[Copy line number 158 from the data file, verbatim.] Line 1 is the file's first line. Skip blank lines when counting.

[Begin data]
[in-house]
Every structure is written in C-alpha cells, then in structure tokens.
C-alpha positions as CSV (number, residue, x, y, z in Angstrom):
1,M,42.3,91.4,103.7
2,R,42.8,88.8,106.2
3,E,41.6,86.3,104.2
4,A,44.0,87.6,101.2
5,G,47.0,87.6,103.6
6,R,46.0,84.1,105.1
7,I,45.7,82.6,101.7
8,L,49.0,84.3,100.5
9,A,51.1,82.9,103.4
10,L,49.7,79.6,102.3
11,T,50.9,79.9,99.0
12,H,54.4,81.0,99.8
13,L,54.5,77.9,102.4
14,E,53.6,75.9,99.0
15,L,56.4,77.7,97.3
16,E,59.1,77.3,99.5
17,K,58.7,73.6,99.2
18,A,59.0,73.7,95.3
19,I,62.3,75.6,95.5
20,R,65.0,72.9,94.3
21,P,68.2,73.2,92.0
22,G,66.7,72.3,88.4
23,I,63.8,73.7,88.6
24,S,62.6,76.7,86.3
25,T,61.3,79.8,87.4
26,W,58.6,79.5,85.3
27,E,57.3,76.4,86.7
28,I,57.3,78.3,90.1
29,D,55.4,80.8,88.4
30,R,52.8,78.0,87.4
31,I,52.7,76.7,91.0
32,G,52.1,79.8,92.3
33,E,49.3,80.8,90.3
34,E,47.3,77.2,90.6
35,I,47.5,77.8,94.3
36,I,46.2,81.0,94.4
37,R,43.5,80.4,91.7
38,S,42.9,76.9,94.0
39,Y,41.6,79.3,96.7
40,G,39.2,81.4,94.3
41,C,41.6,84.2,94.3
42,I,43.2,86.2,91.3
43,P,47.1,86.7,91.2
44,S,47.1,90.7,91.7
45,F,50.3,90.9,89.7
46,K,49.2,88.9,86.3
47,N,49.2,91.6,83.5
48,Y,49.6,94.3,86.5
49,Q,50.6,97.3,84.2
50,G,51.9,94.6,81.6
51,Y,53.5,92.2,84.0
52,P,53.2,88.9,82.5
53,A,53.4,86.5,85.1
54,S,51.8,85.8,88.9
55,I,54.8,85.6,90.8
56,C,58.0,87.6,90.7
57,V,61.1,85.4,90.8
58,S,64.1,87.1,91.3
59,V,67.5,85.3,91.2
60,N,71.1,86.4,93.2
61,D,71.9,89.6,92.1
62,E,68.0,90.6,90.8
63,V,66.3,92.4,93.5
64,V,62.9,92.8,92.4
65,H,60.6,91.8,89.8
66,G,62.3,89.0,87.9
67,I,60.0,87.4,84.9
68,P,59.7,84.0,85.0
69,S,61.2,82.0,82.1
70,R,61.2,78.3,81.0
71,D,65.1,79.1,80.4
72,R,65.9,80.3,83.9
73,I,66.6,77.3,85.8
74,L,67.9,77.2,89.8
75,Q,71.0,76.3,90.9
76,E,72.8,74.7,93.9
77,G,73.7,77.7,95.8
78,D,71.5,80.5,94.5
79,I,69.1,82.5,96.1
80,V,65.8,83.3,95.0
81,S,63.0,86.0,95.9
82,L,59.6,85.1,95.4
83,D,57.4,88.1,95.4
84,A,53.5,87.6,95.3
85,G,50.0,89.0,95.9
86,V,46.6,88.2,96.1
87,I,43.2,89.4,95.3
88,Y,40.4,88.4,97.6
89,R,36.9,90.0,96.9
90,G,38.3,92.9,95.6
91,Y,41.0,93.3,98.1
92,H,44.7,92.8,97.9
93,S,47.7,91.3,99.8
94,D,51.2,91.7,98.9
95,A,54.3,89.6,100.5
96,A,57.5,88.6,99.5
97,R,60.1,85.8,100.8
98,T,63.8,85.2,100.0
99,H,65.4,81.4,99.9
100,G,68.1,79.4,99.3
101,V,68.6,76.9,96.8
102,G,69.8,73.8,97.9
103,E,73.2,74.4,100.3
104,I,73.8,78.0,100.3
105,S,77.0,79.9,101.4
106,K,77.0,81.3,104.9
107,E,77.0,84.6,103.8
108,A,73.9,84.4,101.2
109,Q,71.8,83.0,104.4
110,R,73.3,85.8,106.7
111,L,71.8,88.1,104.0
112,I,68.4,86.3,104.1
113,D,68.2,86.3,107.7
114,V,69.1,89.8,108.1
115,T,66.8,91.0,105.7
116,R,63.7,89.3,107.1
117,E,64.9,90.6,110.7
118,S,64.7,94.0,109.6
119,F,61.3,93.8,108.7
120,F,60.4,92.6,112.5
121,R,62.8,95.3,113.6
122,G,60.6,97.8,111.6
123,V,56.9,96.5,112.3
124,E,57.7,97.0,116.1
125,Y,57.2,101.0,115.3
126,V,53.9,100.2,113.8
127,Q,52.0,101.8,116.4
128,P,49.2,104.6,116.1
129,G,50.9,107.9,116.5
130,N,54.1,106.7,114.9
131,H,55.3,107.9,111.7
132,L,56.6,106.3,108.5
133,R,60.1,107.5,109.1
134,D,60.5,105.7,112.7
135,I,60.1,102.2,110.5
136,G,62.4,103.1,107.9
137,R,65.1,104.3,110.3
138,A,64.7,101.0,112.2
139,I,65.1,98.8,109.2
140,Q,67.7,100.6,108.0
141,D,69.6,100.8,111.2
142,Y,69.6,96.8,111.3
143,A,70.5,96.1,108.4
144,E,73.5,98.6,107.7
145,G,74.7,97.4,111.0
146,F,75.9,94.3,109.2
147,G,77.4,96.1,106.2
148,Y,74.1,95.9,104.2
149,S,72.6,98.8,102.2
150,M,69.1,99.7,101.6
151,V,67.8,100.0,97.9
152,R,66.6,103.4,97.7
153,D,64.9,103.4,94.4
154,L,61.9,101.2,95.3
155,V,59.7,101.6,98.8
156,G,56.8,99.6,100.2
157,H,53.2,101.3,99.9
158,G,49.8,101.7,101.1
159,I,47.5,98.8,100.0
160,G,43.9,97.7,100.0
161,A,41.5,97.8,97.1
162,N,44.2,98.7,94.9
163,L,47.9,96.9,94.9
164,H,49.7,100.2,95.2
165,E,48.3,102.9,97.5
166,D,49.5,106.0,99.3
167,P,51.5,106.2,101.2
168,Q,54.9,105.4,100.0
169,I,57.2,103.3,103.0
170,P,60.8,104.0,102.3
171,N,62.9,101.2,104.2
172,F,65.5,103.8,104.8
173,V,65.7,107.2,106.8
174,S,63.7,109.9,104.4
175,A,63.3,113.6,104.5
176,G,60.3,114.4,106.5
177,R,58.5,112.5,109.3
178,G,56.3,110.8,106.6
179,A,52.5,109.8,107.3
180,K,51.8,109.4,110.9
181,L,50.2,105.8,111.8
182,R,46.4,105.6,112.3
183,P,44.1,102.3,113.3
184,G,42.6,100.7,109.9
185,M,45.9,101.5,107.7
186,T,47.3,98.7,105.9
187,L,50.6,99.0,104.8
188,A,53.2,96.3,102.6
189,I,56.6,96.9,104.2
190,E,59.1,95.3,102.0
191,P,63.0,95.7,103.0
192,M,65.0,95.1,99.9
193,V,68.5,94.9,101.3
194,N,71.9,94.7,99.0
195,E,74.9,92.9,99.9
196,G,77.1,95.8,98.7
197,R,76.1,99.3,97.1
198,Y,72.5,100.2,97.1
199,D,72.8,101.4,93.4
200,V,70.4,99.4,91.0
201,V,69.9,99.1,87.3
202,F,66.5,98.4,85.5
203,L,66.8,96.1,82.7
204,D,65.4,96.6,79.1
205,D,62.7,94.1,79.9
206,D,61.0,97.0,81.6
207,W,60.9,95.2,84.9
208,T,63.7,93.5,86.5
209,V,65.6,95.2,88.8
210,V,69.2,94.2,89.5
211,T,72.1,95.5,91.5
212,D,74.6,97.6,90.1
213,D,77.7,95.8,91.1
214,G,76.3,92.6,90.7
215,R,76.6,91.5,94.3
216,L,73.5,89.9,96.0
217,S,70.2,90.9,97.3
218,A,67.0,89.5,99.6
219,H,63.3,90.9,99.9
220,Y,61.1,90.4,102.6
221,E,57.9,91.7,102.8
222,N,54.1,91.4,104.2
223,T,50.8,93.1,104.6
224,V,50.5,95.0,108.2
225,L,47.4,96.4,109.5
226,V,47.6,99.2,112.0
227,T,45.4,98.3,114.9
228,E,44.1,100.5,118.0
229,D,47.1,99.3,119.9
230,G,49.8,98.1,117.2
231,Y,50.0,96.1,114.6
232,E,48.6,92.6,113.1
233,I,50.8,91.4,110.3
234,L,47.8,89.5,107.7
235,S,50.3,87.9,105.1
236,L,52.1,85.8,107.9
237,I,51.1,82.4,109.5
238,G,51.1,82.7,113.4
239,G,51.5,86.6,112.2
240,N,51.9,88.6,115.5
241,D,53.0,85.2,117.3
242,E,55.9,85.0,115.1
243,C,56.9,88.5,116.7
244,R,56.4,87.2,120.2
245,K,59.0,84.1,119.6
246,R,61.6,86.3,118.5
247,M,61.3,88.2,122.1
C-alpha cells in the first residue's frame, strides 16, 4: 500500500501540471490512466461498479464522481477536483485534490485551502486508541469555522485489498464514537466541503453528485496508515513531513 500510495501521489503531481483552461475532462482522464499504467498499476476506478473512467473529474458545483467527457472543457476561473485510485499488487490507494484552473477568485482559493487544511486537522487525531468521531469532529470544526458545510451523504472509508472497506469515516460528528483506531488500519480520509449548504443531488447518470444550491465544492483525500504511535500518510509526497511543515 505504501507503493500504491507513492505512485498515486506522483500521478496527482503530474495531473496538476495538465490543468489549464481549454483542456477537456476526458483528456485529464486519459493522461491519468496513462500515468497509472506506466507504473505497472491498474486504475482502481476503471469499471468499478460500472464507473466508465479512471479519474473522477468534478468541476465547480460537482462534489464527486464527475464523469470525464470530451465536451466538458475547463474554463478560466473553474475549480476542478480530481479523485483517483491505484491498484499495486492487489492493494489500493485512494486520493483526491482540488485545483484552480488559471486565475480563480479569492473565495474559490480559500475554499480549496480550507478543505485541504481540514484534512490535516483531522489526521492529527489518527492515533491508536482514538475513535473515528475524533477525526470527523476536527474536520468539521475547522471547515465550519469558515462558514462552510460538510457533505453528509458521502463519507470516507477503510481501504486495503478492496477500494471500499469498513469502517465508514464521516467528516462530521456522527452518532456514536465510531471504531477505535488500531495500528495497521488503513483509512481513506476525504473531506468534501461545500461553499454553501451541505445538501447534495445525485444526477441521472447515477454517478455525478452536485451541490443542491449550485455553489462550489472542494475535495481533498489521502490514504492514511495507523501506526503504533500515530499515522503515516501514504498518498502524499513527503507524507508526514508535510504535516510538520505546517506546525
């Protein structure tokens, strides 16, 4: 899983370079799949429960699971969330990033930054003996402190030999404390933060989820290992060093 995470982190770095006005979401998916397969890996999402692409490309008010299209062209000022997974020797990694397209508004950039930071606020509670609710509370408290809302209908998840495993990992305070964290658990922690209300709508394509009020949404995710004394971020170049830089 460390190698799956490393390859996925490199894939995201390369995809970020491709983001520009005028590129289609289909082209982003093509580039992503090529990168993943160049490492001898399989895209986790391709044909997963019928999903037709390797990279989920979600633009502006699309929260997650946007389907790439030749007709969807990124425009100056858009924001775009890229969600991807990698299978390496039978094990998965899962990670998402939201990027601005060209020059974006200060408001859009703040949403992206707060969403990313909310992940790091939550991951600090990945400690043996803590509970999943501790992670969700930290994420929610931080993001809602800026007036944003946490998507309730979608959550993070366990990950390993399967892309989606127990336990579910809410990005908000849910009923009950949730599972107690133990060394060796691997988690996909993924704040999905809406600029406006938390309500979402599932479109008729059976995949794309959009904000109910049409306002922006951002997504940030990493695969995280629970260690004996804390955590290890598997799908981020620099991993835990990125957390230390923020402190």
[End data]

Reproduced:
155,V,59.7,101.6,98.8